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name Secretary of State Hillary Rodham Clinton delivered a major speech at CGD yesterday, calling development a central pillar of U.S. foreign policy alongside diplomacy and defense. Perhaps you’ve read the transcript or watched the video. It’s a long and detailed speech, so now you’re wondering: what are the big takeaways?

Among those present, I heard wide praise for the speech, in large part because the messenger matters. Nobody I spoke with could recall another sitting Secretary of State delivering the same caliber of speech focused solely on U.S. development policy. Secretary Clinton brings a long history of personal interest and knowledge of global development and has now demonstrated her willingness to use her bully pulpit to draw enormous attention to the issues. When she speaks, people listen. And it gets a fair amount of media coverage.

The speech also affirmed development policy is a priority for the Obama  administration and injected some new momentum into the conversation. Secretary Clinton called development “indispensible” and  a “strategic, economic and moral imperative—as central to advancing American interests and solving global problems as diplomacy and defense.”

And just as the messenger matters, timing matters. Secretary Clinton delivered her speech yesterday, and today swore in USAID Administrator Raj Shah. These two events put behind us all the discussion of “when will they finally name a USAID administrator?” and in some ways signal a turning point. The administration now has confirmed new leadership at USAID, the Millennium Challenge Corporation, and the Office of the Global AIDS Coordinator.  Highly capable staff are also working on development at the State Department and the many other U.S. government agencies involved in development (Treasury, USDA, the U.S. Trade Representative, etc.). With the anticipated confirmation of a new head for the Overseas Private Investment Corporation, the administration will have a full team on board in early 2010.

In her remarks, Secretary Clinton acknowledged that a focus on development demands smarter policies and better results, saying we “have to be selective and strategic about where and how to get involved.” The speech itself covered everything from coordination of U.S. government agencies and among development policies (aid, trade, private investment, etc.), restoring USAID to the “premiere development agency in the world,” the role of women and girls in development, leveraging American technical know-how and innovation, almost every development sector and the role of NGOs and contractors. Many people left the room happy, satisfied that their issue was addressed. But the biggest challenge remains how to  “be selective and strategic” about our development investments. The point is, everybody agrees on the need for more focus; nobody agrees on what it is we should not do.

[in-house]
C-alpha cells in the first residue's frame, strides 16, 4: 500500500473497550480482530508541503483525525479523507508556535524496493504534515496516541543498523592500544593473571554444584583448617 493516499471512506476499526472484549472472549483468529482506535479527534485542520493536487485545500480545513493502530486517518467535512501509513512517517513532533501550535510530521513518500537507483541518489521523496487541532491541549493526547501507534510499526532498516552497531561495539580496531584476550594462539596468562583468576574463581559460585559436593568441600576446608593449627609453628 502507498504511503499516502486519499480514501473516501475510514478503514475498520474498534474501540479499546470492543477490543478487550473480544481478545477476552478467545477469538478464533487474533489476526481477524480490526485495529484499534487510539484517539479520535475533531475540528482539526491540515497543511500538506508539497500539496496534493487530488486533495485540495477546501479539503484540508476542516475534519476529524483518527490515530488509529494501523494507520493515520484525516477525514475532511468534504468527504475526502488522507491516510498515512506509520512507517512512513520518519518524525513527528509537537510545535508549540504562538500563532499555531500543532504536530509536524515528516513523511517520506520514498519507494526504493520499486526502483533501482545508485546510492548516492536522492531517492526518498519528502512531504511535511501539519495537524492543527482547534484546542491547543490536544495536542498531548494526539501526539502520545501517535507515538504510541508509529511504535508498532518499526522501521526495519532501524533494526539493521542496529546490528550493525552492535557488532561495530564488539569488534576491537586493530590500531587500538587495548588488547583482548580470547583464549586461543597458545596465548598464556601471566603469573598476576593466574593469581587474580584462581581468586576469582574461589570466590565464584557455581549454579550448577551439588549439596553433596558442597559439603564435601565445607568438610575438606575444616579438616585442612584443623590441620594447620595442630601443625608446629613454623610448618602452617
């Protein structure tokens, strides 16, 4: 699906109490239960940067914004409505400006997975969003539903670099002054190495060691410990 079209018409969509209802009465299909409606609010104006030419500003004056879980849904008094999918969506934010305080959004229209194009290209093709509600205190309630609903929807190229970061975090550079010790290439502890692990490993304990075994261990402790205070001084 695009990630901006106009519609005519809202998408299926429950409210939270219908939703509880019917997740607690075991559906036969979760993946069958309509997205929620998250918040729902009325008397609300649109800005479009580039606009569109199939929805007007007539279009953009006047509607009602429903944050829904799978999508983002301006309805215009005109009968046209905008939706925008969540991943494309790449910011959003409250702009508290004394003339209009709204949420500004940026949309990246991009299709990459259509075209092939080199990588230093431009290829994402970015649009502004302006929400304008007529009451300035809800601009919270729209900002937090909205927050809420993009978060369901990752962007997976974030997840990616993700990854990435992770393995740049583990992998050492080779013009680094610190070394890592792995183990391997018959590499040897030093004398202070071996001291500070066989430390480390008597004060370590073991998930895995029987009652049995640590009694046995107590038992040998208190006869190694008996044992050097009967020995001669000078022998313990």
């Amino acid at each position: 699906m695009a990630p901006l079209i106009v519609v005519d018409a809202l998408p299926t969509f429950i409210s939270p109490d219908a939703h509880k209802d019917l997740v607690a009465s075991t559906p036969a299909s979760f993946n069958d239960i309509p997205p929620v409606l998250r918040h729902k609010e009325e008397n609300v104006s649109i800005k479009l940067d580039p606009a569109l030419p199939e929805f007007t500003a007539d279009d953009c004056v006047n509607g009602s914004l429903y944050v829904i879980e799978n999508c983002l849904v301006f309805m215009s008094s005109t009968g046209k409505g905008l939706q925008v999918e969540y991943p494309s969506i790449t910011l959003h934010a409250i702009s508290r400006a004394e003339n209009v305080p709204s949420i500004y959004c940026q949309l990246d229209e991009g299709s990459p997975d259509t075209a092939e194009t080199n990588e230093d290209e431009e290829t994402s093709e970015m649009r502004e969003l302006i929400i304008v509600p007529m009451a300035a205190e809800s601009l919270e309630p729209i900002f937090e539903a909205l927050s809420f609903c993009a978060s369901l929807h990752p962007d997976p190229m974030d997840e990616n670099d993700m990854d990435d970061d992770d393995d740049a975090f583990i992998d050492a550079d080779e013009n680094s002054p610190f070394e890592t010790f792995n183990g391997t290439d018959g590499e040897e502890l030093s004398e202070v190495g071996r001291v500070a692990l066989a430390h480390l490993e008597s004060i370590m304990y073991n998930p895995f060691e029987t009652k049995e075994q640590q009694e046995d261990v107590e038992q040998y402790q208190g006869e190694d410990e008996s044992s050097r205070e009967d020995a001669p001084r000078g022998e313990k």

Hillary Clinton on January 6 at a Center for Global Development event In fairness, there was only so much that Secretary Clinton could say ahead of the results of the Presidential Study Directive on U.S. Global Development Policy (PSD). The main impact of Secretary Clinton’s speech in my mind is that it pushes the development envelope. It raises the profile and attention to these issues, injects new momentum into the debate, and tees up this administration to make some significant changes to the development status quo. I’m hopeful that with a capable team of development leaders finally in place and two major review processes underway—the PSD and the Quadrennial Diplomacy and Development Review--we’ll soon hear some specifics about the steps the U.S. will take to really create a 21st century development policy.

And I would be remiss if I didn’t say my favorite part of the speech was the focus on telling the development story to Americans;  not only what we do and how we do it, but that better development policy is a priority, even in these difficult times, because it is inextricably linked to our own national moral, economic and security interests.

As one audience member said to me after the speech, “Where do you go from here?” To that I say, Mr. President, CGD stands ready and willing to host your major U.S. global development speech this spring.

This is some of what I’ve heard and thought since hearing Secretary Clinton speak yesterday afternoon.  The floor is open. What do you think?